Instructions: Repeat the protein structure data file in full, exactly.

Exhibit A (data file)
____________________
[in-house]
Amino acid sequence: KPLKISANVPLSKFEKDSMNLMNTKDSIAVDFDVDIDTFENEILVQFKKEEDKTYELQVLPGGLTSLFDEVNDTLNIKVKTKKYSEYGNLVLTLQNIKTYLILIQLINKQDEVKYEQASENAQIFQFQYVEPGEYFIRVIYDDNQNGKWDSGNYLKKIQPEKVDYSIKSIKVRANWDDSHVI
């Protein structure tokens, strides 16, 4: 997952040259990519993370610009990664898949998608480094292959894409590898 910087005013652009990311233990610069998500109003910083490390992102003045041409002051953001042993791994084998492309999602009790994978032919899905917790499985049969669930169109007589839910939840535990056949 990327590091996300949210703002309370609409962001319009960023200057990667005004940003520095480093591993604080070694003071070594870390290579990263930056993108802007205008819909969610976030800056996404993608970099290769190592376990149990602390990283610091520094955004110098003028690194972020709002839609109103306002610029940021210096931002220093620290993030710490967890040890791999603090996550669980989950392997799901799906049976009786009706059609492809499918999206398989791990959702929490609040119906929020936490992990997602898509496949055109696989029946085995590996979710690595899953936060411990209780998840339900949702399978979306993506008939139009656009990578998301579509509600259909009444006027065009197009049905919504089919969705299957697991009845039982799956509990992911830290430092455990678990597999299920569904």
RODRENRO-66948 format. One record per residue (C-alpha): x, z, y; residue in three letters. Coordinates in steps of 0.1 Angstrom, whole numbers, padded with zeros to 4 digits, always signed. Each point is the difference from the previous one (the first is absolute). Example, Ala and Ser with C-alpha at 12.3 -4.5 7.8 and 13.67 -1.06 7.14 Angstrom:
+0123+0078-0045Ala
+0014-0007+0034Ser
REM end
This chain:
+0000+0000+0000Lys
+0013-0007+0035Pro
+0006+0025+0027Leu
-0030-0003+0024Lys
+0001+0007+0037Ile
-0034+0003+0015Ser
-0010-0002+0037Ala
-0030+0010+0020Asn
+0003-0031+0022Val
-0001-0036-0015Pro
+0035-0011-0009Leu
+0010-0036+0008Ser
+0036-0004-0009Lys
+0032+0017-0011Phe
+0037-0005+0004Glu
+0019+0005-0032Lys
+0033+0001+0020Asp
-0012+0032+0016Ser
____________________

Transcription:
[in-house]
Amino acid sequence: KPLKISANVPLSKFEKDSMNLMNTKDSIAVDFDVDIDTFENEILVQFKKEEDKTYELQVLPGGLTSLFDEVNDTLNIKVKTKKYSEYGNLVLTLQNIKTYLILIQLINKQDEVKYEQASENAQIFQFQYVEPGEYFIRVIYDDNQNGKWDSGNYLKKIQPEKVDYSIKSIKVRANWDDSHVI
């Protein structure tokens, strides 16, 4: 997952040259990519993370610009990664898949998608480094292959894409590898 910087005013652009990311233990610069998500109003910083490390992102003045041409002051953001042993791994084998492309999602009790994978032919899905917790499985049969669930169109007589839910939840535990056949 990327590091996300949210703002309370609409962001319009960023200057990667005004940003520095480093591993604080070694003071070594870390290579990263930056993108802007205008819909969610976030800056996404993608970099290769190592376990149990602390990283610091520094955004110098003028690194972020709002839609109103306002610029940021210096931002220093620290993030710490967890040890791999603090996550669980989950392997799901799906049976009786009706059609492809499918999206398989791990959702929490609040119906929020936490992990997602898509496949055109696989029946085995590996979710690595899953936060411990209780998840339900949702399978979306993506008939139009656009990578998301579509509600259909009444006027065009197009049905919504089919969705299957697991009845039982799956509990992911830290430092455990678990597999299920569904």
RODRENRO-66948 format. One record per residue (C-alpha): x, z, y; residue in three letters. Coordinates in steps of 0.1 Angstrom, whole numbers, padded with zeros to 4 digits, always signed. Each point is the difference from the previous one (the first is absolute). Example, Ala and Ser with C-alpha at 12.3 -4.5 7.8 and 13.67 -1.06 7.14 Angstrom:
+0123+0078-0045Ala
+0014-0007+0034Ser
REM end
This chain:
+0000+0000+0000Lys
+0013-0007+0035Pro
+0006+0025+0027Leu
-0030-0003+0024Lys
+0001+0007+0037Ile
-0034+0003+0015Ser
-0010-0002+0037Ala
-0030+0010+0020Asn
+0003-0031+0022Val
-0001-0036-0015Pro
+0035-0011-0009Leu
+0010-0036+0008Ser
+0036-0004-0009Lys
+0032+0017-0011Phe
+0037-0005+0004Glu
+0019+0005-0032Lys
+0033+0001+0020Asp
-0012+0032+0016Ser